What can these two movies possibly have in common, other than me miraculously sitting through both?

Matt wrote all you need to know about the new Will Ferrell\Kevin Hart movie Get Hard. If you’re wondering if you should see it, talk to Matt. If you did see it and you’re wondering what the hell, read on: (spoilers ahead!)

Get Hard has all the nuts and bolts of a smart social farce but never really puts it together. The first 15 minutes have a lot of potential in their view of the haves vs the have nots, but the movie ti-will-ferrell-get-harddevolves into all of the racial stereotypes it’s supposed to be making fun of. I thought it was super damaging and sad that they made the Kevin Hart character so uneducated. Will Ferrell is the dumb one, the one who got framed and never noticed, who is terrified of black people but isn’t afraid to offend them by misappropriating their culture, who treats any person of colour so indifferently he subjects them unthinkingly to his nudity because they might as well be just another fixture in his palatial home. And yet the script goes out of its way (3 times that I noticed) to have Will Ferrell make a literary reference that Kevin Hart just doesn’t get.

The whole premise of the movie relies on Will Ferrell’s (incorrect) assumption that like most black men, Kevin Hart is an ex-convict. Actually, he’s spotless…although it turns out that he does have a cousin who’s a gang banger. So there’s that. You know, because even the non-criminal black men roll with thugs. Is that the worst of it? Hardly? One scene that goes on way too long has Kevin Hart pretending to be prison characters – a scary black dude, and an angry Hispanic GH_D42_009.dngone. He throws out every stereotype he knows but we never once talk about why prisoners are overwhelmingly one minority or another when we have verifiable proof of white guilt right in front of us. I came out of this movie thinking a lot about what it failed to do or say.  It had every opportunity to talk about race, and about economic disparity, and white privilege, but it didn’t. Instead it was a tired, two-hour long repetitive rape joke, and what does that say about our culture that we feel better laughing about rape than we do about confronting racial bias? Yeah, I know this was a comedy that exists to make us laugh, not to be a teachable moment. But Trading Places managed to be both. There’s a lot of great satire out there, funny as heck, and while this one has the veneer of social commentary, underneath it’s just cheap particle board.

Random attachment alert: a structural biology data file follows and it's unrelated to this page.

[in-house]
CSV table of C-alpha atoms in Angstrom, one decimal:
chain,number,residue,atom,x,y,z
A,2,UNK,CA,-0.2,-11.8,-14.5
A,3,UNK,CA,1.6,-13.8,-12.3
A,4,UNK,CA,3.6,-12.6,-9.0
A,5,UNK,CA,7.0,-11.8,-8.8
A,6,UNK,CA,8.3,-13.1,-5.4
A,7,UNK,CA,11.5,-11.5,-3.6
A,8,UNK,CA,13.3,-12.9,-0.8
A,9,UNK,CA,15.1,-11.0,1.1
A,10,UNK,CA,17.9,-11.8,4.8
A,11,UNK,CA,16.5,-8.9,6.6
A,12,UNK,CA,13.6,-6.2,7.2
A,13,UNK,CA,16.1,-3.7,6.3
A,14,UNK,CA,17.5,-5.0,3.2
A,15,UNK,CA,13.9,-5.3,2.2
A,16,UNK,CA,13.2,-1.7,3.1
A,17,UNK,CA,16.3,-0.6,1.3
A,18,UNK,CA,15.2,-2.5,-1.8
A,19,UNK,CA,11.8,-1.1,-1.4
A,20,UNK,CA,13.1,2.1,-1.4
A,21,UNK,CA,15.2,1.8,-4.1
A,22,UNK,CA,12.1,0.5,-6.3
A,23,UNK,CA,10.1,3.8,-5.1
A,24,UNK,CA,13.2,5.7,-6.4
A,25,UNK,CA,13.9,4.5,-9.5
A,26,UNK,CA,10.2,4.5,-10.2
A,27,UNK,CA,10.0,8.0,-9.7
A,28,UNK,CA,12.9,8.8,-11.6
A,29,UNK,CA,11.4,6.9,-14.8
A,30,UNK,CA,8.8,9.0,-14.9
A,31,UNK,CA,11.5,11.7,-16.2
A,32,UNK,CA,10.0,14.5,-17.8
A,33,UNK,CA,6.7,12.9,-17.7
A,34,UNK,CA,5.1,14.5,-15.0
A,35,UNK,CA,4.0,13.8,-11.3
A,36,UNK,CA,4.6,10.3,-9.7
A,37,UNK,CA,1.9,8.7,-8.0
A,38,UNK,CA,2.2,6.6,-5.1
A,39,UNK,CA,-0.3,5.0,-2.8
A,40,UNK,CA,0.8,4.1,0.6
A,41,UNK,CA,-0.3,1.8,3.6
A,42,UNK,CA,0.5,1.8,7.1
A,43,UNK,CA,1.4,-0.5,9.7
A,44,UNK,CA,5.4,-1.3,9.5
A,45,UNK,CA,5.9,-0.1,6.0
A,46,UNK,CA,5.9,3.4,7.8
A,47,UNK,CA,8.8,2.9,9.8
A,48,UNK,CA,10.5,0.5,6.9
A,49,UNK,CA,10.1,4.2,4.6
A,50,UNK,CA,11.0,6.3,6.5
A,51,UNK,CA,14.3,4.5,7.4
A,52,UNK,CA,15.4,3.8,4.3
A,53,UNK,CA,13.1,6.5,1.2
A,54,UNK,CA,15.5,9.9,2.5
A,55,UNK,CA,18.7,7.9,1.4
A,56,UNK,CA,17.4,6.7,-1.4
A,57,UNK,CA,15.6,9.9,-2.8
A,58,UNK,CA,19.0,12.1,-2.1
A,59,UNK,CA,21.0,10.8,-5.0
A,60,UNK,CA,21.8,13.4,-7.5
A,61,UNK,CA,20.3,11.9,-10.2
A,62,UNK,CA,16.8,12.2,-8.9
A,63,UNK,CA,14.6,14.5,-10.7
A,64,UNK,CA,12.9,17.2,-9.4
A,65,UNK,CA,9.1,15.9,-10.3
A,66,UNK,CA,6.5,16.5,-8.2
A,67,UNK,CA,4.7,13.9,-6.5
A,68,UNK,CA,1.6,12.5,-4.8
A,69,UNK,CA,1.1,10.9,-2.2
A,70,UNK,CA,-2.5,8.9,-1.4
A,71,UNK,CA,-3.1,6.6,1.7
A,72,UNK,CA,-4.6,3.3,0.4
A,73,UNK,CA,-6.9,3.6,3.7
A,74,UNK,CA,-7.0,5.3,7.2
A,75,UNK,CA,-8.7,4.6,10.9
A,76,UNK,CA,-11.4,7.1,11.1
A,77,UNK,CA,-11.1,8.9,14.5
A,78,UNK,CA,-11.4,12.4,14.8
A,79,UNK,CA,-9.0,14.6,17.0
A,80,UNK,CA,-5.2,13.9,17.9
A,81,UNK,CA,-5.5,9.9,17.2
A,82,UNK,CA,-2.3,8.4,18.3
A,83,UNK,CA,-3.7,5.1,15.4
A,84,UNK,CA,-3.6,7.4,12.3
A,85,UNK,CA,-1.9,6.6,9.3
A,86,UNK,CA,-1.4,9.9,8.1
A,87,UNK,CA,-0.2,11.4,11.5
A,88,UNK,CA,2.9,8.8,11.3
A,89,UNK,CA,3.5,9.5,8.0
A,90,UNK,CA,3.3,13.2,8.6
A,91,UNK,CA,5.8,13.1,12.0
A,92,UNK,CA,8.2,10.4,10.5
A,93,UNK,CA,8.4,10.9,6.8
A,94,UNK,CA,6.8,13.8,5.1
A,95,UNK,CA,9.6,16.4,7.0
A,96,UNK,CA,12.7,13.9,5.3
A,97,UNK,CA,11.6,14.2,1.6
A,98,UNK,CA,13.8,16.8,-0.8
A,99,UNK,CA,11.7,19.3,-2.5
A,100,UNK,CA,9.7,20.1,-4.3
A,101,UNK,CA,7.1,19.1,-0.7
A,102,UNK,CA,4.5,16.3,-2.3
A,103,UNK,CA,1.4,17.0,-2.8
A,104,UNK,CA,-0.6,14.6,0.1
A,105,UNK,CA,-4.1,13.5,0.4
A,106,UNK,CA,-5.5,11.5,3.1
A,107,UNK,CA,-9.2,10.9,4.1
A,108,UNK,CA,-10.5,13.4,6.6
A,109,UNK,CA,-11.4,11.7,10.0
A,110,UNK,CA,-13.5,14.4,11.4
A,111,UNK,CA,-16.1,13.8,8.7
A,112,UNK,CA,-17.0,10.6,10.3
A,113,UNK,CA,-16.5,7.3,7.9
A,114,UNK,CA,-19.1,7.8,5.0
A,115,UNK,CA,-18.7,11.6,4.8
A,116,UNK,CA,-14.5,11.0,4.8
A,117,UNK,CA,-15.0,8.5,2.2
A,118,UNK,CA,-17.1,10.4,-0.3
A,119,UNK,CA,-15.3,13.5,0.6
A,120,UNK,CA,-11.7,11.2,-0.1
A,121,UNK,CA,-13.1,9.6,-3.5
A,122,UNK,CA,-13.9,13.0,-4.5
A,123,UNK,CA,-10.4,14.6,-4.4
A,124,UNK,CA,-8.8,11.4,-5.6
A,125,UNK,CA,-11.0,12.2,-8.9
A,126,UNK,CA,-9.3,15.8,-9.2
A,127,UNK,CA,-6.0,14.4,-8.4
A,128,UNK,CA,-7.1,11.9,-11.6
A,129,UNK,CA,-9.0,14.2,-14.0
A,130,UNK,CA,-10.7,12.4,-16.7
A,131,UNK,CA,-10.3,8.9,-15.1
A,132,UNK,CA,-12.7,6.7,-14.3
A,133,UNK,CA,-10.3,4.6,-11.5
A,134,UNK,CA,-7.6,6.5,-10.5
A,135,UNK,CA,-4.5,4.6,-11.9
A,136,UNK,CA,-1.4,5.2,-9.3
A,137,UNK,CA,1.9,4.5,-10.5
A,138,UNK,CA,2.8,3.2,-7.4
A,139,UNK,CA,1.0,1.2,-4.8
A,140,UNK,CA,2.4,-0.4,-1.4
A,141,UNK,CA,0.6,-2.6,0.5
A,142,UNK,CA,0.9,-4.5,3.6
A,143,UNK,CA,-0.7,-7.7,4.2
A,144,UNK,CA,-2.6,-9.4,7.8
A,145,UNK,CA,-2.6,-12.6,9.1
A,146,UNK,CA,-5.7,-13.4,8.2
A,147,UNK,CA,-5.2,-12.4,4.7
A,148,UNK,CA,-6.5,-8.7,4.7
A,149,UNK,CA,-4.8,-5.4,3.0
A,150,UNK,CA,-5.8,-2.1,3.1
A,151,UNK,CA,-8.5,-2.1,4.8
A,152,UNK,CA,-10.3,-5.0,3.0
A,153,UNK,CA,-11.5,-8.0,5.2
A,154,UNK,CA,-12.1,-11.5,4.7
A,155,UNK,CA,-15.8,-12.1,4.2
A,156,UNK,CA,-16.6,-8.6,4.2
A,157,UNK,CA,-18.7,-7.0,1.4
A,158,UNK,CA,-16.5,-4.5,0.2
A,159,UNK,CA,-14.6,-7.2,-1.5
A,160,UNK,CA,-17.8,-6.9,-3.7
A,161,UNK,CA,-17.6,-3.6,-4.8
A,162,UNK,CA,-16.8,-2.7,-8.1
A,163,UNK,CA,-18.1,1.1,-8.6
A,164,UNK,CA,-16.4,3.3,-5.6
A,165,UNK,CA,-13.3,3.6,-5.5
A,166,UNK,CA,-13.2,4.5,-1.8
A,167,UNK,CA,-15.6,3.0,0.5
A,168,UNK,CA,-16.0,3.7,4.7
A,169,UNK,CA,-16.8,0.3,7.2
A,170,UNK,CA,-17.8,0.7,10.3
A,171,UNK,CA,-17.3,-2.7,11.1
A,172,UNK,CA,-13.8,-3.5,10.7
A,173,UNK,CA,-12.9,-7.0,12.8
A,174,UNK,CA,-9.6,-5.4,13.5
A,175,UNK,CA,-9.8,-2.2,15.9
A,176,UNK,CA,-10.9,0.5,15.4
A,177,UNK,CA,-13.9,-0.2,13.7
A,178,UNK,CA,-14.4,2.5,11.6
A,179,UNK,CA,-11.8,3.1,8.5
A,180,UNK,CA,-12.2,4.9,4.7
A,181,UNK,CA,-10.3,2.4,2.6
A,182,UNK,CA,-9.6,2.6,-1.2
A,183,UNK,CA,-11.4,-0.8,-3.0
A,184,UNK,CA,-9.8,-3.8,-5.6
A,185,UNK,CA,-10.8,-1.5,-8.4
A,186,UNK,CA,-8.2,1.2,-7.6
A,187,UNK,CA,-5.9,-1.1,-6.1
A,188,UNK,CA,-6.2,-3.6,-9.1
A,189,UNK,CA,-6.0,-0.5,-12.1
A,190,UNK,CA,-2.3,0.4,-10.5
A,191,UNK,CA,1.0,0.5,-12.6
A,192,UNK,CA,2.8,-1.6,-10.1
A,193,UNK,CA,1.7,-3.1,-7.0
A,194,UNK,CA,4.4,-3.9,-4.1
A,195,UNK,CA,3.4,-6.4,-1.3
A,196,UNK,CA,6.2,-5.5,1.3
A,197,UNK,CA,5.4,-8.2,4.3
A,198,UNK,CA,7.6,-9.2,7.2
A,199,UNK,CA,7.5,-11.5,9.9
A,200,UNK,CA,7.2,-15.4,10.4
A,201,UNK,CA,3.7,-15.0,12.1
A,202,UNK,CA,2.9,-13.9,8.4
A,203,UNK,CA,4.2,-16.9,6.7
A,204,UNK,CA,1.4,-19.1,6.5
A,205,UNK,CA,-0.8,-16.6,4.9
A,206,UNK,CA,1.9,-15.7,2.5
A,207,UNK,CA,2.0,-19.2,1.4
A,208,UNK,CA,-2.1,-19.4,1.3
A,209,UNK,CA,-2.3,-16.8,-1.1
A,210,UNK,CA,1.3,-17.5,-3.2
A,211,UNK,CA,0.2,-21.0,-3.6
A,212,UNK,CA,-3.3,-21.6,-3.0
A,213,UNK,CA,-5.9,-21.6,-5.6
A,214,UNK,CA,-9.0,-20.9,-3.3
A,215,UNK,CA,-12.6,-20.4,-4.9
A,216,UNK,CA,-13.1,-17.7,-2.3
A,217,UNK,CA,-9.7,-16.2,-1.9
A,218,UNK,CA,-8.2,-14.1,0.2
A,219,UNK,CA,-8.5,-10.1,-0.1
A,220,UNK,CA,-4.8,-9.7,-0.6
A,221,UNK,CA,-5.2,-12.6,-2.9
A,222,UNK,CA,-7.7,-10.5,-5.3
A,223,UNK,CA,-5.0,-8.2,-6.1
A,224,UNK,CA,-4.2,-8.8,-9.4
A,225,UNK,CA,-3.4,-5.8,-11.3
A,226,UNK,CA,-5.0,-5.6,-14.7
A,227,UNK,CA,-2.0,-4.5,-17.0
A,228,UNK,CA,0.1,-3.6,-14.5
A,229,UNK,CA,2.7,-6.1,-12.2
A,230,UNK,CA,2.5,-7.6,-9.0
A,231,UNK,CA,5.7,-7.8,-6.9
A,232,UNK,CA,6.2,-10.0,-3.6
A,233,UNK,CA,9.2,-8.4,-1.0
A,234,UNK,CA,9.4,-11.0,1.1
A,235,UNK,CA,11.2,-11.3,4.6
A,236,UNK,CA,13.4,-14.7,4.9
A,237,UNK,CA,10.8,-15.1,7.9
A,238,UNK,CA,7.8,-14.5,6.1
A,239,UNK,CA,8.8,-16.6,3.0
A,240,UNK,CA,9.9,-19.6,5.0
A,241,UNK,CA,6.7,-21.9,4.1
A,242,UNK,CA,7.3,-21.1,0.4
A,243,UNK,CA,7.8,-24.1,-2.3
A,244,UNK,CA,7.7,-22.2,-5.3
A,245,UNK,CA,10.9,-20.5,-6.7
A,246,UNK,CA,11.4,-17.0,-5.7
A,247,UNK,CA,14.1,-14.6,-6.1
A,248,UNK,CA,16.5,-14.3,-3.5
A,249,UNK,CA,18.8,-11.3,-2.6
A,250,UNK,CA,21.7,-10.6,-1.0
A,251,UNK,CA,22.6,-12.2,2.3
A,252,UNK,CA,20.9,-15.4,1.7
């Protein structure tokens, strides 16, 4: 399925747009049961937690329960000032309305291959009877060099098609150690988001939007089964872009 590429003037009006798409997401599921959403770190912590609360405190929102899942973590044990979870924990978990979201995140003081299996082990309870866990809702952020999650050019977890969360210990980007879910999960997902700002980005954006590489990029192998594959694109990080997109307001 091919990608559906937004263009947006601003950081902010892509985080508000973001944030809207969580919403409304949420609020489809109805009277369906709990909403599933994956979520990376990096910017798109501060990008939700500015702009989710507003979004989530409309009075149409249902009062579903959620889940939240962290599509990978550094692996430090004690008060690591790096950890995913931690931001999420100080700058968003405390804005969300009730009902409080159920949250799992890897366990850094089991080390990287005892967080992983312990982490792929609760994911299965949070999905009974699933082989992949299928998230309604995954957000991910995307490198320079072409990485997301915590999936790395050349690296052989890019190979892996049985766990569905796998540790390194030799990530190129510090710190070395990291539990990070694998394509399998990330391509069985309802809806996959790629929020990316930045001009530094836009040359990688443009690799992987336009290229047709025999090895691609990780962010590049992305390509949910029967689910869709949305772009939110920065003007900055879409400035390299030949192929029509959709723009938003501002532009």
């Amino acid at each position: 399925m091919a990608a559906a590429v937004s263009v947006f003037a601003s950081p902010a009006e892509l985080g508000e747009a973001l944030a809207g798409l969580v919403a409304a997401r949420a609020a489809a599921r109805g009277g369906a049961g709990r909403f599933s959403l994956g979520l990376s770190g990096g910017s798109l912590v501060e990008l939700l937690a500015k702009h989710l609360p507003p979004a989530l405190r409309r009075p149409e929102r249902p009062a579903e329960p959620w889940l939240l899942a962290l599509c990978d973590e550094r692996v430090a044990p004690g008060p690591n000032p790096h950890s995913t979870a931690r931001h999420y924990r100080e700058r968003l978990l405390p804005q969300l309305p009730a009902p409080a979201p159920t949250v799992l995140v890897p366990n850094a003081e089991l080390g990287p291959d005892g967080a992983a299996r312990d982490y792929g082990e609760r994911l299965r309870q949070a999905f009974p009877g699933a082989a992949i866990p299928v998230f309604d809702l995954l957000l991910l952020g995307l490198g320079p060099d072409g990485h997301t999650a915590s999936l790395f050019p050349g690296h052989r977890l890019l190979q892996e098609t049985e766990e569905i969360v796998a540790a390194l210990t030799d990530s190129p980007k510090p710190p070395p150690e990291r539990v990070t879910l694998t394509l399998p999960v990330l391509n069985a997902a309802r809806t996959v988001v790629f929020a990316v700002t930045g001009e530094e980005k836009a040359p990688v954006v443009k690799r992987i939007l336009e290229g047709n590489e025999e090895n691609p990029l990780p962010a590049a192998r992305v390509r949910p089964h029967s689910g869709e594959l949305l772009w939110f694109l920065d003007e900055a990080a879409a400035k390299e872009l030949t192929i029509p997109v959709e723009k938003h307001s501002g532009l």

Furious 7 manages to tell us more about race without even trying. It’s hard to believe we’re seven movies into this franchise – you may think that’s seven too many, or you may already be eagerly awaiting number eight. But have you ever noticed how ethnically diverse the cast is, and has been since day one?

It feels a little tacky for me to sit here and list all the non-white people, but there are lots, and not just side kicks and bit parts – real marquee characters with back stories and dimensions, and they’re not necessarily the first to get killed off! The series has also visited a lot of non-English speaking countries along the way – trips to Brazil, Japan, and Mexico have only expanded the diversity of the cast, proving it doesn’t matter what colour you are so long as you’re buff and can drive a stick.

And that’s a great thing, actually. 54% of North American movie goers are white, but the actual Fast 5population is actually a little over 60%, which means minorities, and Hispanics in particular, are the fastest-growing ticket buyers. If audiences are multi-cultural, so should be the movies they watch. And whatever else The Fast and Furious franchise has been, it has consistently delivered a varied group of people capable of interracial relationships. And this inclusive trend exists behind the camera as well. The second one was directed by black filmmaker John Singleton, movies 3 through 6 were done by Justin Lin, and the most recent two were directed by Malaysian-born James Wan.